the close relationship between habitats and spe-       read by every nature enthusiast. He was our
               cies. It brought about a new thinking of man’s         country’s leading conservation scientist and in-
               relationship with other species that was based         fluenced environmental policies in our country
               on evolution. Alfred Wallace came to the same          for over 50 years. Indira Gandhi as PM has
               conclusions during his work. Ralph Emerson             played a highly significant role in the preserva-
               spoke of the dangers of commerce to our envi-          tion of India’s wildlife. It was during her period
               ronment way back in the 1840s. Henry                   as PM, that the network of PAs grew from 65
               Thoreau in the 1860s wrote that the wilder-            to 298! The Wildlife Protection Act was formu-
               ness should be preserved after he lived in the         lated during the period when she was PM and
               wild for a year. He felt that most people did not      the Indian Board for Wildlife was extremely ac-
               care for nature and would sell it off for a small      tive as she personally chaired all its meetings.
               sum of money. John Muir is remembered as               India gained a name for itself by being a major
               having saved the great ancient sequoia trees in        player in CITES and other International Environ-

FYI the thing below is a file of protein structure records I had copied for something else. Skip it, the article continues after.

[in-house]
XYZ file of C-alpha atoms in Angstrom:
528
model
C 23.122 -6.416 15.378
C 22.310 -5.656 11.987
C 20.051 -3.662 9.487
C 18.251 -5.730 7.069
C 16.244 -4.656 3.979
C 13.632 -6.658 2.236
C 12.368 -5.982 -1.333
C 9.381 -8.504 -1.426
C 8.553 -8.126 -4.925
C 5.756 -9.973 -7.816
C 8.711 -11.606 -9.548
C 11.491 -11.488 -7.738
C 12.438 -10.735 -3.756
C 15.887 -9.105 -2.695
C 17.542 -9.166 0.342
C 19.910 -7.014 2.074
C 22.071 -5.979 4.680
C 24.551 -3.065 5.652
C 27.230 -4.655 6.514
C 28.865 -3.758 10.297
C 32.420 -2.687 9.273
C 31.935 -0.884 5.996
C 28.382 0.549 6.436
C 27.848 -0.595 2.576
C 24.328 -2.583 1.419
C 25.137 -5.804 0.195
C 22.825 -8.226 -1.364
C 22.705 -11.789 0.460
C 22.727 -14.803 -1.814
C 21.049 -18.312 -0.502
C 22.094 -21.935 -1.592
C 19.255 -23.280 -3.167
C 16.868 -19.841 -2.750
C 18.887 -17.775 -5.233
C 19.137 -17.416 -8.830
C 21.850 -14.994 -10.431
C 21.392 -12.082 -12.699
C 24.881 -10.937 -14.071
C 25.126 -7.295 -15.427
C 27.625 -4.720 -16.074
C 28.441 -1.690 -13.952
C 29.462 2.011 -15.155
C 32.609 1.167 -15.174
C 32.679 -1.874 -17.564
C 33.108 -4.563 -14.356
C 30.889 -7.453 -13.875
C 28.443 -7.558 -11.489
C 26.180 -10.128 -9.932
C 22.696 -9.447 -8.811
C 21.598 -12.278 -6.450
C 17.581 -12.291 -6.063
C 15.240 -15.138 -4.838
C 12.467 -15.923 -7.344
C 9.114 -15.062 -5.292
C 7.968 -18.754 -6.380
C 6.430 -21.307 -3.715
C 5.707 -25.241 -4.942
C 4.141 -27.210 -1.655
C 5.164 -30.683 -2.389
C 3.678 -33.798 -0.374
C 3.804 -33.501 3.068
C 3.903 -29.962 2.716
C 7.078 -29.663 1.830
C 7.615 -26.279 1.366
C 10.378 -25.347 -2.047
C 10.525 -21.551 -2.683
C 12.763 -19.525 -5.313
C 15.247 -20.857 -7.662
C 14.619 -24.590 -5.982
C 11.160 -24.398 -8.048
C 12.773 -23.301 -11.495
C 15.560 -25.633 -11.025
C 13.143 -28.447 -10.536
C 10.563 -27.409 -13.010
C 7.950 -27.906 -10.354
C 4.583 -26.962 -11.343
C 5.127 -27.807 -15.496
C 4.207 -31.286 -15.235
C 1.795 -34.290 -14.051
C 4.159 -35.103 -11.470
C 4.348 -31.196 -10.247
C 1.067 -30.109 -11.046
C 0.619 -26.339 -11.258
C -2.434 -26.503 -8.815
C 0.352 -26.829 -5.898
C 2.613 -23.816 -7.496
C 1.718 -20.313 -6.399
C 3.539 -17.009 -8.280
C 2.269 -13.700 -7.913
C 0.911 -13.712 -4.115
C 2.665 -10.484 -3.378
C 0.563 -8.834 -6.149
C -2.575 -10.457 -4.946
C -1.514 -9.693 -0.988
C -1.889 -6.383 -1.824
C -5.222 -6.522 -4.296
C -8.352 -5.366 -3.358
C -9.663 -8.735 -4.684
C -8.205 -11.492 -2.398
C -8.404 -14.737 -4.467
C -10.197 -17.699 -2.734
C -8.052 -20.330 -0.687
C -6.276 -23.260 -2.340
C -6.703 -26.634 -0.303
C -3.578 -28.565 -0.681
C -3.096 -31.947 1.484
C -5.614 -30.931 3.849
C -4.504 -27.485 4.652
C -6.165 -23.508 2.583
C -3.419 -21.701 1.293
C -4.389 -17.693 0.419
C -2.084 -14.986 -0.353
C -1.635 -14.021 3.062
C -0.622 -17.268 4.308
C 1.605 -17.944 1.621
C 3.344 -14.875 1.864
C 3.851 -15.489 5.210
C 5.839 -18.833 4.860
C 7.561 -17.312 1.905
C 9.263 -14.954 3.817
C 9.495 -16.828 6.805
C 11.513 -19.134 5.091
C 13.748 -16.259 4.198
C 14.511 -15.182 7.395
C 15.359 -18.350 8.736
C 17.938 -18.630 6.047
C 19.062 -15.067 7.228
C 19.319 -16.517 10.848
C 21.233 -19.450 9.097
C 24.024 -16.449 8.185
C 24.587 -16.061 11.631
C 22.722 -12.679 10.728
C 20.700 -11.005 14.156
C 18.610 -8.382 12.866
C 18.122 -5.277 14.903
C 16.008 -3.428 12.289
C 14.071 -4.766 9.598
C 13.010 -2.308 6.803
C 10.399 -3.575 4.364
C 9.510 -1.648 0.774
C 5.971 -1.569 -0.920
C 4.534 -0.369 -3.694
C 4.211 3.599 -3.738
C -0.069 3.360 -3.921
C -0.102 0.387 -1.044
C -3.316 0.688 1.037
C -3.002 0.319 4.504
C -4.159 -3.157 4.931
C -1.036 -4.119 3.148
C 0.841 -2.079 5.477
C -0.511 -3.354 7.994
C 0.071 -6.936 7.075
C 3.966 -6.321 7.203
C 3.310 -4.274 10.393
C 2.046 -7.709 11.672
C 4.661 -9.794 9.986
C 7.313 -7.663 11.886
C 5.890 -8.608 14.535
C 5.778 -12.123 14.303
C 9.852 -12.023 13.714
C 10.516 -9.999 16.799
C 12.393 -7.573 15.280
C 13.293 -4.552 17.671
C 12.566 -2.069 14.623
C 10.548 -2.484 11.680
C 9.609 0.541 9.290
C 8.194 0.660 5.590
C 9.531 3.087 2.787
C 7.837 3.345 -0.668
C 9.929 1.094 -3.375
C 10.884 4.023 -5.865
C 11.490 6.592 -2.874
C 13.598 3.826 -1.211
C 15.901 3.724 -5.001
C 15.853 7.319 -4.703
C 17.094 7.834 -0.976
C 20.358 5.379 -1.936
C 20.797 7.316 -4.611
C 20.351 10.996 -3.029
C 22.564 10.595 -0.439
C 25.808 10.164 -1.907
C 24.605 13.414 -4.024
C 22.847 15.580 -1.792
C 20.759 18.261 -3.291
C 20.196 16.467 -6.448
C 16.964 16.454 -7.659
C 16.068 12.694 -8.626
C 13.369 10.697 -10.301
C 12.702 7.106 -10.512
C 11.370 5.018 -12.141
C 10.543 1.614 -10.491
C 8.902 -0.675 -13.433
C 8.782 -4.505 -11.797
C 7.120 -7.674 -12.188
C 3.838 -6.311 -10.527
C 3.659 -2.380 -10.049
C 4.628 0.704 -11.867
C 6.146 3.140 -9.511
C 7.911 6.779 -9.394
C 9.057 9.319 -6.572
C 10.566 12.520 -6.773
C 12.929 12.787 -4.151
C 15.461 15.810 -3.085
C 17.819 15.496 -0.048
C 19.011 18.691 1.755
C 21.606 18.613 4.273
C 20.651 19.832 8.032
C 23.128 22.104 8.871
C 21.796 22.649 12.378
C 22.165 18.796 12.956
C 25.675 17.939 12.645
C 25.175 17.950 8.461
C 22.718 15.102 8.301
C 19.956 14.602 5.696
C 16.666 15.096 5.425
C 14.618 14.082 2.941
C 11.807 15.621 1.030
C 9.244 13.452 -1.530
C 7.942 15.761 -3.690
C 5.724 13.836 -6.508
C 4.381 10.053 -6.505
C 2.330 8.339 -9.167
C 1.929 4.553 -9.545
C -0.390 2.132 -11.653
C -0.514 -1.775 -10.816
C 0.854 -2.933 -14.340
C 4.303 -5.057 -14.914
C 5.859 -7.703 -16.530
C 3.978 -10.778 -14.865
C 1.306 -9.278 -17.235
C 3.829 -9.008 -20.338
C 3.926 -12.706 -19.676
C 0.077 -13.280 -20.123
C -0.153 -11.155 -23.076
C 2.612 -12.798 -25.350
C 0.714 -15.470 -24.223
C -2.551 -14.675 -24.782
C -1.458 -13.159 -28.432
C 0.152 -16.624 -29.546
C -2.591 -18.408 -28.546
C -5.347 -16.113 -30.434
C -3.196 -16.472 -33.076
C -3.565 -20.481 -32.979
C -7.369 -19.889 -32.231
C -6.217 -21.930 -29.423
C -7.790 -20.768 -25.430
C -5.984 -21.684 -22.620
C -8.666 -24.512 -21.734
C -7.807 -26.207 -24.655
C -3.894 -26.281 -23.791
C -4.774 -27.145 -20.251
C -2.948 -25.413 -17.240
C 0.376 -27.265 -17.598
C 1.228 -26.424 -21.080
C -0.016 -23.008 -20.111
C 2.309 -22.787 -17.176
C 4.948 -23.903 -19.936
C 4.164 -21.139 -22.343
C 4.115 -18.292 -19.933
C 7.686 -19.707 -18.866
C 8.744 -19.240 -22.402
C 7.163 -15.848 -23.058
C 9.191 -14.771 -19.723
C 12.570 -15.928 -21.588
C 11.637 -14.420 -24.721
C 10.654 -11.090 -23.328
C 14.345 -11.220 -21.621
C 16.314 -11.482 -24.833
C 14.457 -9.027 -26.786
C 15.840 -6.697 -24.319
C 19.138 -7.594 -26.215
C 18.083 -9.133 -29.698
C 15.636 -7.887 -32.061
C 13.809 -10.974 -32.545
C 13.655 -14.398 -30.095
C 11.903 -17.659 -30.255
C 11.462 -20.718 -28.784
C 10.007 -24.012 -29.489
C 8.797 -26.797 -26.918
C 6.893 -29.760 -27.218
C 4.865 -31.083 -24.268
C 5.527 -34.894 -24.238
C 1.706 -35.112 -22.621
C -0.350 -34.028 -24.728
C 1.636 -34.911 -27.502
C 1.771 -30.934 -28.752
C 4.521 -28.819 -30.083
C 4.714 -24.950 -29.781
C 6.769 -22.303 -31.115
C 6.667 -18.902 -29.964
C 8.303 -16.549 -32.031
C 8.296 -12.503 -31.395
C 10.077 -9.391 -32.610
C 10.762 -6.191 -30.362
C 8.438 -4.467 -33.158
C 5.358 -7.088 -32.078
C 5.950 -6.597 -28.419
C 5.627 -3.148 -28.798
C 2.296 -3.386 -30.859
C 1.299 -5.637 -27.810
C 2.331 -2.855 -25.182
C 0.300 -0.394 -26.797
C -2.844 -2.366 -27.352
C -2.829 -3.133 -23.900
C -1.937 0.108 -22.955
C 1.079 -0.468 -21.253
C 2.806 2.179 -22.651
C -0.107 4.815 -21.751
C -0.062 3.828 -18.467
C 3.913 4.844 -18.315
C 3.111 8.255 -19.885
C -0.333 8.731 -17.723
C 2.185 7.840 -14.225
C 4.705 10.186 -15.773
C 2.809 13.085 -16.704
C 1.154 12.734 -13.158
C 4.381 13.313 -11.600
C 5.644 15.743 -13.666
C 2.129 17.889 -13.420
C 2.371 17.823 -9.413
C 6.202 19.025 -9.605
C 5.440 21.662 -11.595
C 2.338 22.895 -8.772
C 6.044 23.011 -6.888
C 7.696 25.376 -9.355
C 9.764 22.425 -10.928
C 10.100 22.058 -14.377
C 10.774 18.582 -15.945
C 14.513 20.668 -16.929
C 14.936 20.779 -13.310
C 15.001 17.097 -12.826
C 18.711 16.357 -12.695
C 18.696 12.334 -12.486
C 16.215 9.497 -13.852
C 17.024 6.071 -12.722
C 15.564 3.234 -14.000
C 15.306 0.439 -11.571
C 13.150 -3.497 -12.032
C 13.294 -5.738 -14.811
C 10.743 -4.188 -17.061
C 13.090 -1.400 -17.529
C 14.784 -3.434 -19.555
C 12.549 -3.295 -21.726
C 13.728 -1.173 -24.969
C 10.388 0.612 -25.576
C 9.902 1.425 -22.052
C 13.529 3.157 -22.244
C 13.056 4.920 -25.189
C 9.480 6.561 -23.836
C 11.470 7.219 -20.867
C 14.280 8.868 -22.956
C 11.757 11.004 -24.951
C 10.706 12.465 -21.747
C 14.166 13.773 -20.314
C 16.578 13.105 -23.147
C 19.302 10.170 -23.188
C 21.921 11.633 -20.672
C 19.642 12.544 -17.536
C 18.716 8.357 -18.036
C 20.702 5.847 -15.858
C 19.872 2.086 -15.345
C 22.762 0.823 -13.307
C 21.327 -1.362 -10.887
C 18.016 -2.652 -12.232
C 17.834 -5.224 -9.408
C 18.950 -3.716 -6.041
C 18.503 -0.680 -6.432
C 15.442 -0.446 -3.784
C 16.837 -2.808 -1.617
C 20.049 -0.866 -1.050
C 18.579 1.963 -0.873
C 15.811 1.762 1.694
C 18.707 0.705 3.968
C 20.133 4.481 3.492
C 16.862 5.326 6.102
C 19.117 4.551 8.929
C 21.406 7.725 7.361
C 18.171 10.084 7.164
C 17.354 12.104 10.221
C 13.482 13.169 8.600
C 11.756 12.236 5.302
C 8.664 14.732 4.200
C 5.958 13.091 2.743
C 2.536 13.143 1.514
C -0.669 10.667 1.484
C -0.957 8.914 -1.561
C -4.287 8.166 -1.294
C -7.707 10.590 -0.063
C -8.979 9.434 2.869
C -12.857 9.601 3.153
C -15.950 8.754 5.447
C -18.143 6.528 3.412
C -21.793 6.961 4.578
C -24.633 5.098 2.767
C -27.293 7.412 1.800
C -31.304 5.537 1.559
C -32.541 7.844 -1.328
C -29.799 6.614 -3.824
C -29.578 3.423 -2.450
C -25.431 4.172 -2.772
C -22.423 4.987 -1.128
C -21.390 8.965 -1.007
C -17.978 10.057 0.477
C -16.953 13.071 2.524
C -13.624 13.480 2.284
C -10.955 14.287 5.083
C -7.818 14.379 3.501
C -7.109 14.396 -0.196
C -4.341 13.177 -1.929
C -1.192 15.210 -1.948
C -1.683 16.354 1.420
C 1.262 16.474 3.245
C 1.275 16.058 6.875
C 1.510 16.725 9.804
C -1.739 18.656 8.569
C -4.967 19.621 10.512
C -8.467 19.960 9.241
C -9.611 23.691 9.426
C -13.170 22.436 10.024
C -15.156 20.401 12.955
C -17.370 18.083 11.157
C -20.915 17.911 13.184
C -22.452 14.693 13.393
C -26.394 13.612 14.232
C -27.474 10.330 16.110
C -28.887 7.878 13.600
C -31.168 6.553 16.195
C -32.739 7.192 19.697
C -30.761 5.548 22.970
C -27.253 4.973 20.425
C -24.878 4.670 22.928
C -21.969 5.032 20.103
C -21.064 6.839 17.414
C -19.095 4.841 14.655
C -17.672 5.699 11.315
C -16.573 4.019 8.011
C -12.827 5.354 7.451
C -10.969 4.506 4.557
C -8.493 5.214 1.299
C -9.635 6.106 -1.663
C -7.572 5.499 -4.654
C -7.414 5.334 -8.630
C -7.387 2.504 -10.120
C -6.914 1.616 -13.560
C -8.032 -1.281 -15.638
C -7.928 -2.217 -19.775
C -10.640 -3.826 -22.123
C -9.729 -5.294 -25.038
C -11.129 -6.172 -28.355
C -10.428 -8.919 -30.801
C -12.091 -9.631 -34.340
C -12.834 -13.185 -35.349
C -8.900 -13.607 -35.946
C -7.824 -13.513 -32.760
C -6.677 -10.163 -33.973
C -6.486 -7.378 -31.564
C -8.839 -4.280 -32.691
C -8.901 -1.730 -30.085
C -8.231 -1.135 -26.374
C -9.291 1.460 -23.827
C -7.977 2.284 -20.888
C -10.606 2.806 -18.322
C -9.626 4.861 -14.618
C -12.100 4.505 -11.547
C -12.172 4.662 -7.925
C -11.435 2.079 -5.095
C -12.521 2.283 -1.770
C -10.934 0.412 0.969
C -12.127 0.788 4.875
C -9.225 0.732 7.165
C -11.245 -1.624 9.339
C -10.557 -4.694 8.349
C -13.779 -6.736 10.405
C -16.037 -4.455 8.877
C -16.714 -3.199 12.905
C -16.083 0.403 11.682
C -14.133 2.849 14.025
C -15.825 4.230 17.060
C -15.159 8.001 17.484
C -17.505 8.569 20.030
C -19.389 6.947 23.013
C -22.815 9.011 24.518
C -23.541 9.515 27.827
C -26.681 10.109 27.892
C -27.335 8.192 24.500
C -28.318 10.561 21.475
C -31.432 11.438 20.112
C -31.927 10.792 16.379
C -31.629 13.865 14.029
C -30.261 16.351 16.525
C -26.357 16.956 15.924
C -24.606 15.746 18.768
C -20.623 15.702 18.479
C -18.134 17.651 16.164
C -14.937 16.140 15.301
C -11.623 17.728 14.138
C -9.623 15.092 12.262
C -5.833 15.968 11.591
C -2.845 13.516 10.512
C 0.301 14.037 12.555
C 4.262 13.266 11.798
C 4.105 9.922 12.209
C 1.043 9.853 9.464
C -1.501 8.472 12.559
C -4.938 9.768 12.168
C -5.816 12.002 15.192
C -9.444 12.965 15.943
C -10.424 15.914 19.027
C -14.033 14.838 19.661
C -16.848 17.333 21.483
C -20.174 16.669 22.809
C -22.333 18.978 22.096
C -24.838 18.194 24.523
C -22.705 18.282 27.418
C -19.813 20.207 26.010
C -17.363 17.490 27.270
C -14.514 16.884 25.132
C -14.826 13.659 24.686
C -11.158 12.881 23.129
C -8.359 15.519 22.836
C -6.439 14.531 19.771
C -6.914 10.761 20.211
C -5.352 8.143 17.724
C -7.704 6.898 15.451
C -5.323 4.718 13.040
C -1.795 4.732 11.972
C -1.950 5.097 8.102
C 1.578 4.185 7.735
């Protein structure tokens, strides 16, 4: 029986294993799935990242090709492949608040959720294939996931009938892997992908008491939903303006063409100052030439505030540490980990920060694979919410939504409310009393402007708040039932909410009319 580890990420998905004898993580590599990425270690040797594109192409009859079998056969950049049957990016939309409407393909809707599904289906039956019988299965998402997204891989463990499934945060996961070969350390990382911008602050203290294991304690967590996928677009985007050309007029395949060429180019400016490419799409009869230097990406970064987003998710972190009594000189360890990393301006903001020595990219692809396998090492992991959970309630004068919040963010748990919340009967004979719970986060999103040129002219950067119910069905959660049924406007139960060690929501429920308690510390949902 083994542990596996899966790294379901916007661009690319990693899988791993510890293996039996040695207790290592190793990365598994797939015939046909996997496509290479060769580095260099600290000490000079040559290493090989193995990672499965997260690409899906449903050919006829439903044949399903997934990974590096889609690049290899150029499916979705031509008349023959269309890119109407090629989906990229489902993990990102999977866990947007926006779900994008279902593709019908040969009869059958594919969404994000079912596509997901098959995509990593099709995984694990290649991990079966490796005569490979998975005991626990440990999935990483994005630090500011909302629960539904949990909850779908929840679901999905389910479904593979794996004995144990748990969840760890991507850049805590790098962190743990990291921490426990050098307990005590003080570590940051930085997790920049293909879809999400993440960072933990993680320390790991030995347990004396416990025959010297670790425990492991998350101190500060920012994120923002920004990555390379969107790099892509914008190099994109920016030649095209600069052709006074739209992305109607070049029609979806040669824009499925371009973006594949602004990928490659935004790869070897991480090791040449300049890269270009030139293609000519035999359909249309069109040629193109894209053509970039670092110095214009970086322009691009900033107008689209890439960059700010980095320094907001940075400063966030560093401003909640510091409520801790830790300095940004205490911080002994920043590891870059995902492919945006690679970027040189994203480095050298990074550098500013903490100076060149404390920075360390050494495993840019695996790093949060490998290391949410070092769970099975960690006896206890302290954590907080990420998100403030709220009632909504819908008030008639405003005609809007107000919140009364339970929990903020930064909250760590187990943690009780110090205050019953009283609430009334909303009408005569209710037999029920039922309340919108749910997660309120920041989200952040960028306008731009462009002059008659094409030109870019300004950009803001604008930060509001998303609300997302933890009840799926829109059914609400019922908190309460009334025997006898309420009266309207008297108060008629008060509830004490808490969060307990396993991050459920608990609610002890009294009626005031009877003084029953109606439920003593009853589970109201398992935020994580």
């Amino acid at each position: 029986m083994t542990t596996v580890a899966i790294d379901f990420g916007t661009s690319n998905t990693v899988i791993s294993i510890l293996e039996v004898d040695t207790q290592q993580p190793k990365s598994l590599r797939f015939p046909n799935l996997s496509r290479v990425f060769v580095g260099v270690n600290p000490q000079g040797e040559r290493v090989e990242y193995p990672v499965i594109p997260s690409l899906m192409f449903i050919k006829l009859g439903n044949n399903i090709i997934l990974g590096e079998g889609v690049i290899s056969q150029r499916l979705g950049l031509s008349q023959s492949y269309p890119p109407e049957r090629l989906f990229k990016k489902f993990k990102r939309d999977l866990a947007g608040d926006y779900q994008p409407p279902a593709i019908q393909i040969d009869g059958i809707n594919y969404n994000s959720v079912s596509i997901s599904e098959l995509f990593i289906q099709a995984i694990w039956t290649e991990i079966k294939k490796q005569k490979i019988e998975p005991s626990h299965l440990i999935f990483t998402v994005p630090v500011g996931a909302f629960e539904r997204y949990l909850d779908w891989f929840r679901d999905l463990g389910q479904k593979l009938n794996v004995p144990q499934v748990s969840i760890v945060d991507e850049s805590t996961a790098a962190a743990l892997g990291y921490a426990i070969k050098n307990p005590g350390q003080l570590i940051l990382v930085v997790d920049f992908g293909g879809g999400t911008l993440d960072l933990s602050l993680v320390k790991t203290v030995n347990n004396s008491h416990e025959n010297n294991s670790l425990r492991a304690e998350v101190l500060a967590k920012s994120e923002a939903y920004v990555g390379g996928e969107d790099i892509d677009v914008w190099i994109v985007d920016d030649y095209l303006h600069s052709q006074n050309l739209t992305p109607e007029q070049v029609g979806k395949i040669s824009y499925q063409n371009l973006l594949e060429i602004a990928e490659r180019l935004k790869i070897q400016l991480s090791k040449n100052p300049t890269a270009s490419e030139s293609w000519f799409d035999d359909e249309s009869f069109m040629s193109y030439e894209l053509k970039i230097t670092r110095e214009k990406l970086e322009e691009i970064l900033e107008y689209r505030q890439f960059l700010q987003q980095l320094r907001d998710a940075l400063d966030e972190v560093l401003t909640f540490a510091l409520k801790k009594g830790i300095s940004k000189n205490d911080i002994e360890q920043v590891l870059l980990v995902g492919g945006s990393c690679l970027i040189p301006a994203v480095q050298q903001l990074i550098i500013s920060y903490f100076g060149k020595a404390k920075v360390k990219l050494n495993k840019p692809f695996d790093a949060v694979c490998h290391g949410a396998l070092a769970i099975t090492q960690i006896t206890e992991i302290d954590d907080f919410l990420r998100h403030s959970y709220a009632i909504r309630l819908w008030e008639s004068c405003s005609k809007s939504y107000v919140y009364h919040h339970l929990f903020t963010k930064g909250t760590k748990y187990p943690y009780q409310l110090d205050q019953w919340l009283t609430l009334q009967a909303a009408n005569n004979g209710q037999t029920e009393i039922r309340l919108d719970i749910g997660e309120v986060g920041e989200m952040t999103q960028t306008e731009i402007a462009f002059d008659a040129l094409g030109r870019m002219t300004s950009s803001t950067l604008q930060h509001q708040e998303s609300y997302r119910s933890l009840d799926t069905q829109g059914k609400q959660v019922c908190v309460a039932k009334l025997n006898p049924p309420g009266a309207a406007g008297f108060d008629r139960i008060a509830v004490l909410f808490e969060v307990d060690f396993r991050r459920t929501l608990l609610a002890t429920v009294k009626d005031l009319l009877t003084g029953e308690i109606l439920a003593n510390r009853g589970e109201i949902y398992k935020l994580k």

California’a forests. In the 1890s he formed the       mental Treaties and Accords during her tenure.
               Sierra club, which is a major conservation NGO         BNHS frequently used her good will to get con-
               in the USA. Aldo Leopald was a forest official         servation action initiated by the Government.

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               S P Godrej was one of India’s greatest support-       local people for guarding their forest resources.
               ers of wildlife conservation and nature aware-        His fight to prevent the construction of the Tehri
               ness programs. Between 1975 and 1999, SP              Dam in a fragile earthquake prone setting is a
               Godrej received 10 awards for his conservation        battle that he continues to wage. The Garhwal